The high sensitivity of the RSID-Saliva assay has been reported previously2,39, but since it is a protein-based method, the sensitivity of this assay decreases if samples are stored for more than seven weeks. On the other hand, the OB mRT-PCR kit is a bacterial DNA-detecting method, which features high sensitivity and a long persistence of sensitivity, and therefore, it is superior when used with forensic samples that have been stored for a long time. In addition, the OB mRT-PCR kit can be used both with mock forensic samples and as well as DNA samples. In recent years, there have been important legal changes in the Republic of Korea, including the extension of the period of prescription for murder cases and sexual crimes. These changes have increased the demand for re-analysis of evidence and/or stored DNA held by the NFS40. Furthermore, as Short Tandem Repeat (STR) analysis techniques evolve and become more sensitive and with higher tolerance to inhibitors, the detection rate of STR (autosomal STR and Y chromosome-STR) has increased41,42,43. The importance of accurate identification of the source of the DNA profile has also increased because body fluids can be used as indicators of the sequence of events44. The OB mRT-PCR kit has the advantage of being able to identify the presence of saliva in old DNA. Saliva identification by methylation can also be used with old DNA, but relatively high concentrations of DNA are required45. Thus, we suggest that the OB mRT-PCR kit is more suitable for identification of saliva in the presence of low amounts of DNA. Considering these results, the OB mRT-PCR kit will be a useful confirmatory tool for the identification of saliva not only from swabs, but also from isolated DNA.

Conclusions

This study aimed to develop a new saliva identification tool and evaluated its use on samples from Korean individuals, mock forensic samples, and DNA samples. Three species of oral bacteria (S. salivarius, S. sanguinis, and N. subflava) were selected as targets for mRT-PCR. In all 140 Korean individuals, mock forensic samples, and DNA samples (except one DNA sample), DNA from two or more oral bacterial species was successfully amplified with the OB mRT-PCR kit (Ct values below 36). Although S. salivarius was found in other samples, only samples containing saliva were determined to be positive according to the criteria for positive identification we defined (detection of two or more of the target bacterial species). The advantage of the OB mRT-PCR kit is that the experimental process is simple and fast through direct RT-PCR, and it can be used to analyse even DNA samples at very small concentration.

Methods

Samples

Bacteria used in this study were purchased from the National Culture Collection for Pathogens (NCCP, Osong, Korea) and the Korean Collection for Type Cultures (KCTC, Jeongeup, Korea). Some inactivated bacteria, viruses, and protozoa were purchased from ZeptoMetrix (Buffalo, NY, USA).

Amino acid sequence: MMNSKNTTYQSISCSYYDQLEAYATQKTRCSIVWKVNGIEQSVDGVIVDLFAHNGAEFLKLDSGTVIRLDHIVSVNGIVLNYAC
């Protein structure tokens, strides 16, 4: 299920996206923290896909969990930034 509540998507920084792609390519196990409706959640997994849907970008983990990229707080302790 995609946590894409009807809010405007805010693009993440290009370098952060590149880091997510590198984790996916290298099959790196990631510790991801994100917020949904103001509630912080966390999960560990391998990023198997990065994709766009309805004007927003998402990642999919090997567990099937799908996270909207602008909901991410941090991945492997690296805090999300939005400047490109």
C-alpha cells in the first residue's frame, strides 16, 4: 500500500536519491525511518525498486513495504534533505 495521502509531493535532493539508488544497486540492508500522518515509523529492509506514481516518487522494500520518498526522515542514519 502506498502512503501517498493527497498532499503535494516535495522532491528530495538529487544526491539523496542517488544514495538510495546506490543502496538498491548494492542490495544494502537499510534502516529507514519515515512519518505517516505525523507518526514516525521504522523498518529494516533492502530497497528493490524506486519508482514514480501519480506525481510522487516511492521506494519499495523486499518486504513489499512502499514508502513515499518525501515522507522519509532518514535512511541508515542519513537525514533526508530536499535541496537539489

For selection of the target bacteria, the expectorate from four healthy volunteers was collected into 50-mL sterile plastic centrifugation tubes. For evaluation of the OB mRT-PCR kit, samples from 140 Korean volunteers (79 males and 61 females) were collected using sterile cotton swabs (Fisher Scientific, Hampton, NH, USA) at least two hours after tooth brushing. Saliva samples from 24 volunteers (12 male and 12 female) were additionally collected 10 min after tooth brushing in order to observe the effects of tooth brushing on bacterial detection. For the specificity study on other body samples, blood (N = 10), urine (N = 10), vaginal fluid (N = 10), semen (N = 5), faeces (N = 3), and skin (N = 5) samples were collected using sterile cotton swabs. Five skin samples were collected by wiping the arm skin with a wet cotton swabs, and all swabs were allowed to dry for 24 h at 25 °C, and were stored at 4 °C until analysis. For a sensitivity comparison between the OB mRT-PCR kit and commercial saliva test kits, whole saliva from three volunteers was additionally collected in 1.5-mL sterile tubes.

A total of 40 mock forensic samples46,47,48 were from 10 cigarettes, 10 straws, 5 mugs, 5 paper cups, 5 forks, and 5 bite marks on corncobs. Cigarettes were cut into 2-mm × 2-mm pieces, and the other mock forensic samples were wiped with swabs soaked in distilled water, dried for 24 h at 25 °C, and then cut into 2-mm × 2-mm pieces. A total of 16 forensic DNA samples were isolated from crime scene evidence that had been analysed by the NFS from 2005 to 2016 for forensic purposes. Ten saliva, 2 semen, 2 blood, and 2 vaginal fluid samples were used. The use of the samples and the analytical procedures involved were approved by the Intuitional Review Board of the National Forensic Service of the Republic of Korea and in accordance with the standards of the Declaration of Helsinki. All volunteers provided written informed consent and all methods were confirmed in accordance with the relevant guidelines and regulations.

Determination of the target bacteria

Three bacterial species have been reported by many publications to be commonly found in saliva. We determined the targets by considering the results of bacterial identification studies on cultured saliva. Four saliva samples were cultured on blood agar plates (KOMED, Seongnam Korea) supplemented with 1.5% (w/v) pancreatic digest of casein, 0.5% (w/v) pancreatic digest of soybean meal, 5% sheep blood, 0.5% (w/v) sodium chloride (NaCl), and 1.5% (w/v) agar. All cultures were incubated for 18 h in an atmosphere of natural air at 37 °C49. Colonies were amplified using the MicroSEQ. 500 Kit bacterial ID system (Perkin-Elmer, Foster City, CA, USA). Amplified 16 S rDNA fragments from the target bacteria were purified with the ExoSAP-IT (Thermo Fisher Scientific, Waltham, MA, USA) treatment and sequenced by the Sanger method. The MicroSEQ ID software v3.0 (Perkin-Elmer) with the AB_Bacteria500Lib_2013 library sets was used on the obtained 16 S rDNA sequences from target unknown bacteria, and the identification process was conducted automatically.